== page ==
BAGHDAD (Reuters) - In a move to clamp down on corruption that has worsened in the two years since Saddam Hussein's overthrow, senior Iraqi officials will soon be forced to declare their assets.
The head of the country's corruption-busting body, the Commission on Public Integrity, says he is determined to clean up widespread back-handers, bribery and embezzlement that are undermining Iraq's chances of a better future.
"Next week, we will distribute a form for the declaration of assets to all senior officials in Iraq. They should declare everything," Radhi Hamza al-Radhi told Reuters in an interview.
"Governors, ministers and those above them should state their assets, shares and any expected inheritance.
"If anything is seen to have changed, we will ask where it came from and how. If it was legal then okay but if not we will send him to court to get his punishment," Radhi said, talking tough between sips of limeade in his Baghdad office.
He may be softly spoken, but Radhi is outspoken when it comes to laying out the challenges the country faces if it is to get on top of a burgeoning corruption crisis, with evidence of misuse of public funds and reconstruction dollars piling up.
Iraq's newspapers are full of new corruption scandals almost every week, provoking anger among Iraqis who see their chances of a better future being squandered by a few greedy officials.
"The new Iraq and our commission are based on the rule of law. Anybody that misuses power and public funds will be held accountable. No one is above the law," Radhi said.
Radhi's commission was established in January 2003 by the former U.S. governor of Iraq, Paul Bremer, who wanted to establish an independent body to investigate high-level -- including ministerial -- corruption and abuse of office.
In his tiny, neat office in the fortified Green Zone, Radhi, who was attorney general under Saddam, pointed to the asset- disclosure law, ushered in by the Justice Ministry, as a key tool in his anti-corruption drive.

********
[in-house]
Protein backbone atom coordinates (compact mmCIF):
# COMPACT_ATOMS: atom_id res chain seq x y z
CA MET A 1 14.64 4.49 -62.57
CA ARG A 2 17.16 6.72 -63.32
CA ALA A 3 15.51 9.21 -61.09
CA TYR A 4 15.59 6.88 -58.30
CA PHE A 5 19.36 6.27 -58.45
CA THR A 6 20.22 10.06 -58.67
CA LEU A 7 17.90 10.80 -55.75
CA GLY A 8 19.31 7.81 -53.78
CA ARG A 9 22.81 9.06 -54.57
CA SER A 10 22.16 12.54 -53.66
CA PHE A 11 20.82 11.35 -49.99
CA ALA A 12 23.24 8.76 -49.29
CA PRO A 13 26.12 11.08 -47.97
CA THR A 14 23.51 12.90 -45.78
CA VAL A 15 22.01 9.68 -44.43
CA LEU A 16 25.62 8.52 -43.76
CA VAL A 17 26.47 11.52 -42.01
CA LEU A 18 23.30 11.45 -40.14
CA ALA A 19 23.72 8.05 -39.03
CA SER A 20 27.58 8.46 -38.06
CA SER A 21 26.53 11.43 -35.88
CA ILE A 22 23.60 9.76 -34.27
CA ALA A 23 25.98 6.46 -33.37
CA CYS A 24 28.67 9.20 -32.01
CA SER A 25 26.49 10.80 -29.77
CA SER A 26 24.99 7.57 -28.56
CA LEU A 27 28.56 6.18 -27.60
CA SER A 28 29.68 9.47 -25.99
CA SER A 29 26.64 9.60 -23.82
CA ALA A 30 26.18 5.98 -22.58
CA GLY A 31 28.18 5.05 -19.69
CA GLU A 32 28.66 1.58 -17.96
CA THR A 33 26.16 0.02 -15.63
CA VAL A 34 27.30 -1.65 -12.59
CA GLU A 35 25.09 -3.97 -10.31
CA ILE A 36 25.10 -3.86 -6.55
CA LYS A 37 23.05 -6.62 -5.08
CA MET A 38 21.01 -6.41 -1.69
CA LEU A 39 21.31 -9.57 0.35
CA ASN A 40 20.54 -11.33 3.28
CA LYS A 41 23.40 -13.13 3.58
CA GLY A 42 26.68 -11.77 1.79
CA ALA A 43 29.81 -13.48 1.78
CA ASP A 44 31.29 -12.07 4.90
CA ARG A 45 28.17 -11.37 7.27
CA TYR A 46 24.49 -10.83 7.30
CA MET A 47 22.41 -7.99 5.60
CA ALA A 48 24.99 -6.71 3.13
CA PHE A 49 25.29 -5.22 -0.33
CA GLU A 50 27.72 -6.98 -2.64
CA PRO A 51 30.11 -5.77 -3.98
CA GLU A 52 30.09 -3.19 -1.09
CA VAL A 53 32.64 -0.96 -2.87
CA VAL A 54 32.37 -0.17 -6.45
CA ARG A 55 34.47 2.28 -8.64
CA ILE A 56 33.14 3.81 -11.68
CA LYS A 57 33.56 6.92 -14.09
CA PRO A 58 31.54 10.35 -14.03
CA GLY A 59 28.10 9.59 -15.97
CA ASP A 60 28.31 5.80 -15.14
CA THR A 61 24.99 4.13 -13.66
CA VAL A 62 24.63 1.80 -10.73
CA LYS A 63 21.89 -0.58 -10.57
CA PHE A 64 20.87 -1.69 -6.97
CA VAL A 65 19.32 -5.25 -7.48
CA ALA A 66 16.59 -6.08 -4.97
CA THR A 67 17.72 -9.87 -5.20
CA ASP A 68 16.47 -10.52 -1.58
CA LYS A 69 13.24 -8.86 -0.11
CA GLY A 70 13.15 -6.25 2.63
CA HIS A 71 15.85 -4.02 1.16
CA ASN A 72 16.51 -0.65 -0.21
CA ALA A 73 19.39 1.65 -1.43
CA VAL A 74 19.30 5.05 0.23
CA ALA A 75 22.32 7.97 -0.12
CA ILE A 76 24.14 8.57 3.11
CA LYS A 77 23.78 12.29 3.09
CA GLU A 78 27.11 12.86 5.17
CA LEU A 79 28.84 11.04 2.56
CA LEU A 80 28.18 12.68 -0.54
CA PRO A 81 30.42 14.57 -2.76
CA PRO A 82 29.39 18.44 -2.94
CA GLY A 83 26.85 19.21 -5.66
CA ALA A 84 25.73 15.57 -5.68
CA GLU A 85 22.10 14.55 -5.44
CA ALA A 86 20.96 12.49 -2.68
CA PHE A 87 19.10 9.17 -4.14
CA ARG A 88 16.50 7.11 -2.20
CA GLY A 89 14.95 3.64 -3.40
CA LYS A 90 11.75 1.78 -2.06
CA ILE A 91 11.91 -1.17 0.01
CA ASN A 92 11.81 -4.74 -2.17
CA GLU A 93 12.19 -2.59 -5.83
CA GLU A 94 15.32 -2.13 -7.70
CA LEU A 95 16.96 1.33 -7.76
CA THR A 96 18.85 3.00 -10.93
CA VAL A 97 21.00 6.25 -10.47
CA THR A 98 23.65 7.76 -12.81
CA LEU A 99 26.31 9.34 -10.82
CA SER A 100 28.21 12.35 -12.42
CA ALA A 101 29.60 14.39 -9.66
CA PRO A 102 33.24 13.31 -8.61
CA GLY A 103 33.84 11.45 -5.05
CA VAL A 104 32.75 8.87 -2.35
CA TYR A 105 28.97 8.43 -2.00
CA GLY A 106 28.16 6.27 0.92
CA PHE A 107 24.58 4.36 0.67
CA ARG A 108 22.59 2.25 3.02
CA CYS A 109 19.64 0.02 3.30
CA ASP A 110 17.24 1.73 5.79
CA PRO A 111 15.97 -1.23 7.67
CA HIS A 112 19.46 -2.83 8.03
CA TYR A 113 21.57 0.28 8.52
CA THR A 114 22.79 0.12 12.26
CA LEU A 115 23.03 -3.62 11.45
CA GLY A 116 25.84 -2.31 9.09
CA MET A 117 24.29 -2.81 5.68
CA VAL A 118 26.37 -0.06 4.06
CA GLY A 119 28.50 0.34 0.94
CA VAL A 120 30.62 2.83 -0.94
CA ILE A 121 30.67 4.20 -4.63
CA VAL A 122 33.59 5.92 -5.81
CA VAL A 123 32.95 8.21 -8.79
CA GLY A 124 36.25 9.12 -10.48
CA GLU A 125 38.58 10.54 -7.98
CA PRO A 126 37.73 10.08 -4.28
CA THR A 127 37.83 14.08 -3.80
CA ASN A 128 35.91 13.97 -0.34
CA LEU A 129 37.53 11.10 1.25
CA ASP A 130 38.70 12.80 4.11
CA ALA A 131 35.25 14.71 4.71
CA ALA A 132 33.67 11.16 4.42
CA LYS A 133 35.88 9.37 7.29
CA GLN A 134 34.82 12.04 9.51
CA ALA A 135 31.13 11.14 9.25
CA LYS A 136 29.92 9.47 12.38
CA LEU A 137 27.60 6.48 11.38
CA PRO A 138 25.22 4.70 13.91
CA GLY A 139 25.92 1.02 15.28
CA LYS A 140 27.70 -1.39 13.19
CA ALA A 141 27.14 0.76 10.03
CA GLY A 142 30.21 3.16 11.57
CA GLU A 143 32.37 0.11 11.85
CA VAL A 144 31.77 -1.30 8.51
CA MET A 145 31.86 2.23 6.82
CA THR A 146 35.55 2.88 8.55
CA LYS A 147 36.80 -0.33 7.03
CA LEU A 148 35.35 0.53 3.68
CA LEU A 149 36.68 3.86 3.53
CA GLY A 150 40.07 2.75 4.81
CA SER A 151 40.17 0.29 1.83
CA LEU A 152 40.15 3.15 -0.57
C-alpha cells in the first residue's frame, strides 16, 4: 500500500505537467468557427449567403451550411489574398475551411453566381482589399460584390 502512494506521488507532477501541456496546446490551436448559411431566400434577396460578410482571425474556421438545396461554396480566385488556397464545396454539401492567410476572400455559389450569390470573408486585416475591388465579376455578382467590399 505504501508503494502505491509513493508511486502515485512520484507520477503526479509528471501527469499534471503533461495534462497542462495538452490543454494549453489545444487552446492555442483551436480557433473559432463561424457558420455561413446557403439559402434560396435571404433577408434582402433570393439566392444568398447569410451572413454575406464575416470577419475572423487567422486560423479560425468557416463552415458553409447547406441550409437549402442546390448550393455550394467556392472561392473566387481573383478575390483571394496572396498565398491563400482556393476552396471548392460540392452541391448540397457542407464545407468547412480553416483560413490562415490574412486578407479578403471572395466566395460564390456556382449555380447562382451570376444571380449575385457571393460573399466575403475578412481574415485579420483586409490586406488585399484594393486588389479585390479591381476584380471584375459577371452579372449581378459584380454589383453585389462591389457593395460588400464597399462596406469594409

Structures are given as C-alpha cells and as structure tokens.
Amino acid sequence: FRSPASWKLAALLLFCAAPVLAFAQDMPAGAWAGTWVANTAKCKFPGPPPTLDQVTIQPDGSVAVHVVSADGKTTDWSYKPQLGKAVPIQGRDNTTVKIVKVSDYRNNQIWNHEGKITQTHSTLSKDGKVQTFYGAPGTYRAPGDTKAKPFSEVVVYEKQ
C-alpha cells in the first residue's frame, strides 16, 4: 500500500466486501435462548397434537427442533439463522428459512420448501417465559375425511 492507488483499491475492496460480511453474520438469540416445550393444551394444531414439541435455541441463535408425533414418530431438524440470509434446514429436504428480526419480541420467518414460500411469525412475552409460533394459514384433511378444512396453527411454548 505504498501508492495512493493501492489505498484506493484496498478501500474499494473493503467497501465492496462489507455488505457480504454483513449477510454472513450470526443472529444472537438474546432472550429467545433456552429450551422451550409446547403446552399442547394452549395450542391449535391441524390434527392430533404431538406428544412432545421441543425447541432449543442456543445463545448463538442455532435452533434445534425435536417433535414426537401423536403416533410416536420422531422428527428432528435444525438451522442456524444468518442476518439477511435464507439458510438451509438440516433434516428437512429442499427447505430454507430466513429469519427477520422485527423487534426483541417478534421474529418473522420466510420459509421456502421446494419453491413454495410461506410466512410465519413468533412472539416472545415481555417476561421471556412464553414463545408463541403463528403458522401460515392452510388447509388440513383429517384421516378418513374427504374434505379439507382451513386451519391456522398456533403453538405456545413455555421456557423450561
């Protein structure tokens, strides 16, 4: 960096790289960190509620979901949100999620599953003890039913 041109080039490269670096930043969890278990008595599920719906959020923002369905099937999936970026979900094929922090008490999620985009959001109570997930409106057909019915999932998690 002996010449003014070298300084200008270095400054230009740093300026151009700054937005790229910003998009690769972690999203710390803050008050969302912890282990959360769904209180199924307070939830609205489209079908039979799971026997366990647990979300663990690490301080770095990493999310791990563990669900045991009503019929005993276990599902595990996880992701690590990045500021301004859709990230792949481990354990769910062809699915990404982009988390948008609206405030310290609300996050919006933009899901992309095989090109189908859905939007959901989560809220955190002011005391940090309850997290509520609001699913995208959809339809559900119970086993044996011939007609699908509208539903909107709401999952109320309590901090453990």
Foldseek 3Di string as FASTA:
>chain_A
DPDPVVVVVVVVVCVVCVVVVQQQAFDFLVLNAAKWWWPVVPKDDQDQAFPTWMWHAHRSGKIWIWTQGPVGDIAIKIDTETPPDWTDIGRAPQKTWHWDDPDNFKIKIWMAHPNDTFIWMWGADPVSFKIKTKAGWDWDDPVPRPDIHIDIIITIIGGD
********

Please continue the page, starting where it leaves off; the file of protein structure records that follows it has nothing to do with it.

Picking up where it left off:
Since the commission started work in July, more then 240 cases of misuse of power and public money have been placed under investigation. But the process is slow.
"Big cases need a long time, it might take up to a year. There are cases where senior and junior officials are involved," he said, explaining the complexity of getting convictions.
He blamed the former regime for the widespread corruption but also said it had worsened after Saddam's fall because of the lack of stable government and the massive inflow of cash.
"Corruption in Iraq has deep roots, at least for the last 50 years, because of the former regime's policies," he said.
"For example Iraq's oil revenues were under one person's control. Corruption became worse in Iraq because of the political and administrative vacuum. The change led to a major abuse of power in many state departments."
In the years to come -- if the current case load is any indication -- Radhi is likely to be one of Iraq's busiest men. But the work isn't without its obstacles or interference.
"Our work is new in Iraq and being an observer is not welcomed by many. We were asked many times by the government via official letters or phone calls not to speak to the media or not to speak to ministers. There were too many Don'ts," he said.
"Obstacles and pressure continue, but we will never give up our work."
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